- I cannot leave out Munni’s folk songs that are not overtly about marriage from this list. While I include them in the interest of profiling her full variety, wedding metaphors find place in her other songs as well. Such as this one about a khatmal (bedbug) that peeks out of the protagonist’s bustier like a bride peeking out of her palanquin on the way to her groom’s house.
Beech bajariya khatmal kaate
- What better song to end this list, than another iconic tune from Bollywood, re-imagined as a narrative of Samdhan’s escapades during the wedding. Do remember though that this is hardly the surface. While there is scanty information about her, a wealth of music and merriment awaits fellow YouTube junkies who would like to go exploring Munni Ketki Wali’s music. The journey promises to be lustful, liberating and very lyrical.
Gaal tera choom ke
* Samdhi and Samdhan refers to a person’s in laws, specifically the relationship between parents of the two partners in a marriage. The women being“samdhan” and the men, “samdhi”.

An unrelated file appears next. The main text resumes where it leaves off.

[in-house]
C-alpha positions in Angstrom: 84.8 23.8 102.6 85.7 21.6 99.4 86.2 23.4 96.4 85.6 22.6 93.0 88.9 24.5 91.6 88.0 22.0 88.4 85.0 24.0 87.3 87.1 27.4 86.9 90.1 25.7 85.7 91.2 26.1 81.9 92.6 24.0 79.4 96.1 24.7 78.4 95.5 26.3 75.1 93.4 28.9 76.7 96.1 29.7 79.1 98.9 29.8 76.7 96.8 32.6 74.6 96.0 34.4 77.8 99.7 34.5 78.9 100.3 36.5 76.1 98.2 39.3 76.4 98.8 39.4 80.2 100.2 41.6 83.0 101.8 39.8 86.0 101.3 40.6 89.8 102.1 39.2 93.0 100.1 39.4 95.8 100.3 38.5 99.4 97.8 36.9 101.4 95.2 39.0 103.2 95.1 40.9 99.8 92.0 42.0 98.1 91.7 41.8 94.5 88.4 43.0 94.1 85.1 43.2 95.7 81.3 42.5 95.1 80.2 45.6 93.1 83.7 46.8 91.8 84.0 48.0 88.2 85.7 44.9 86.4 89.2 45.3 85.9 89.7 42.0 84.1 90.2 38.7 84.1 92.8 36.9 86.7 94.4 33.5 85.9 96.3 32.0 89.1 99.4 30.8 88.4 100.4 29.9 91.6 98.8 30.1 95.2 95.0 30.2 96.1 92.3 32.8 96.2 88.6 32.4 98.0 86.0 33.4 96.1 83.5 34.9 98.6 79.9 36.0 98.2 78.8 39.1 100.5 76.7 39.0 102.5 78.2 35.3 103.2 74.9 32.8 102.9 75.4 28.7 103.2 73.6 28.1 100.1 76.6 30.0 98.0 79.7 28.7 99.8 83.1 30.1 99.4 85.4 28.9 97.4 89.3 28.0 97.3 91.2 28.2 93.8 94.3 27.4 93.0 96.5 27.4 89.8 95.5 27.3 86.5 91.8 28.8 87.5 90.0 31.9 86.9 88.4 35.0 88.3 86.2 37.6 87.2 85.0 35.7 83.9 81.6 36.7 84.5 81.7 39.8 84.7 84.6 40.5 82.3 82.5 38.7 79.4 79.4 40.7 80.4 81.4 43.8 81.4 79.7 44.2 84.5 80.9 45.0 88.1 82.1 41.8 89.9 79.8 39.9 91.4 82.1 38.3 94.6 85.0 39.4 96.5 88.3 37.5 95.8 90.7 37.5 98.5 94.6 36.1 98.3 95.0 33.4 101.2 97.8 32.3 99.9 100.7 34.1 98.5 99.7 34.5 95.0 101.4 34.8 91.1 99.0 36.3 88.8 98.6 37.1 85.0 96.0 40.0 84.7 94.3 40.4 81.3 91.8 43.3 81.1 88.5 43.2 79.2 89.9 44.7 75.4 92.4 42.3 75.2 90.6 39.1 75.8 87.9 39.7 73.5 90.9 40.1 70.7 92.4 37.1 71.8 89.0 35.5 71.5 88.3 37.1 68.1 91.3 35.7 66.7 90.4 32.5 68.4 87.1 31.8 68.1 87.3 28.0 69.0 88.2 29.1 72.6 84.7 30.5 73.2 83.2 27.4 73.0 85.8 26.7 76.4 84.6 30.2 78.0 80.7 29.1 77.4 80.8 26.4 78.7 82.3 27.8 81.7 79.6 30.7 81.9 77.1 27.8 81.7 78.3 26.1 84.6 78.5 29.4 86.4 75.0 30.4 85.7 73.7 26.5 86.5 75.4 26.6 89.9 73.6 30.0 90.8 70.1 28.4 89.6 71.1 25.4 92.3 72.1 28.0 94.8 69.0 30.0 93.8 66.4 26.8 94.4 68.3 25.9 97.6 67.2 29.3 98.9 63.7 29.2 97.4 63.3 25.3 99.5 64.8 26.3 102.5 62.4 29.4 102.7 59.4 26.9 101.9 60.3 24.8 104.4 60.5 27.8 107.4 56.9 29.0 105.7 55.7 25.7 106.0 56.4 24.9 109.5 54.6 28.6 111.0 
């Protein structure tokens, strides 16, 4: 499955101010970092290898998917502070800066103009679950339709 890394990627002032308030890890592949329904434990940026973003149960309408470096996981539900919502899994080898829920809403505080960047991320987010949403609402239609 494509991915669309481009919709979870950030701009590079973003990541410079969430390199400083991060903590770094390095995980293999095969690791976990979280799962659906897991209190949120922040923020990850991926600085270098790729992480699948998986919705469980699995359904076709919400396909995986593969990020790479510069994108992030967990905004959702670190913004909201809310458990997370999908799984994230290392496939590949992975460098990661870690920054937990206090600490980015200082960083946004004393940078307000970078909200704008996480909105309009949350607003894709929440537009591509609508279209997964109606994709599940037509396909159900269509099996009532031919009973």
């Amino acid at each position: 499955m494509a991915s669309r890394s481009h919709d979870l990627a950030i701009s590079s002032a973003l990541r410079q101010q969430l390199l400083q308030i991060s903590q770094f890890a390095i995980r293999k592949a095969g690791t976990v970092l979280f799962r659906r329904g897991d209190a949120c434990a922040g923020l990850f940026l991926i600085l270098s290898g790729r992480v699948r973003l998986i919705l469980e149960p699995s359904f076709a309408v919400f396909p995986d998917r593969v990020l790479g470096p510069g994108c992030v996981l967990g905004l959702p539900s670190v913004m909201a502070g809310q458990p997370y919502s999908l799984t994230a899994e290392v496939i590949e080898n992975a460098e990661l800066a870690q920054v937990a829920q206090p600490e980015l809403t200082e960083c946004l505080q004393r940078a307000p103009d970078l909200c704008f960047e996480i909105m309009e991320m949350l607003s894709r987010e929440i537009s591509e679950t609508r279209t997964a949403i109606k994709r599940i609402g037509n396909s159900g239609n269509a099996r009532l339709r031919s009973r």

The climax of HAHK centres around the family dog delivering a letter meant by the female protagonist for her lover to his elder brother, whom she chooses to marry after the death of her sister who was married to him, as a family responsibility. The dog, Tuffy, looks benignly at the altar of Lord Krishna and decides to deliver the letter to her would-be husband instead, who has no idea about this sacrifice and the affair. He goes on to step aside and get the two lovers married in a happy ending of family love and togetherness. https://www.youtube.com/watch?v=j6oiYd87yKc
 Choli ke Peechey from Khalnayak and Sexy Sexy Sexy from Khuddar are two such songs that censors and the public called for banning. Shohini Ghosh in her writing on Choli ke Peechey points out how it is usually expressions of sexuality by women and not sexual attacks on women in cinema that attract attention and become the subjects of bans/censorship. “Sexy sexy sexy” in the song from Khuddar was indeed changed to Baby Baby Baby for all televised broadcasts
 Ghosh, Shohini. The Troubled Existence of Sex and Sexuality: Feminists Engage with Censorship. In Christiane Brosius and Melissa Butcher (Eds.), Image Journeys: Audio Visual Media and Cultural Change in India. Sage, 1999. Pp. 235-259.
इस लेख को हिंदी में पढ़ने के लिए यहाँ क्लिक करें।
Cover Image: Munni Ketkiwali (Hindi Geet) – 7EPE 17513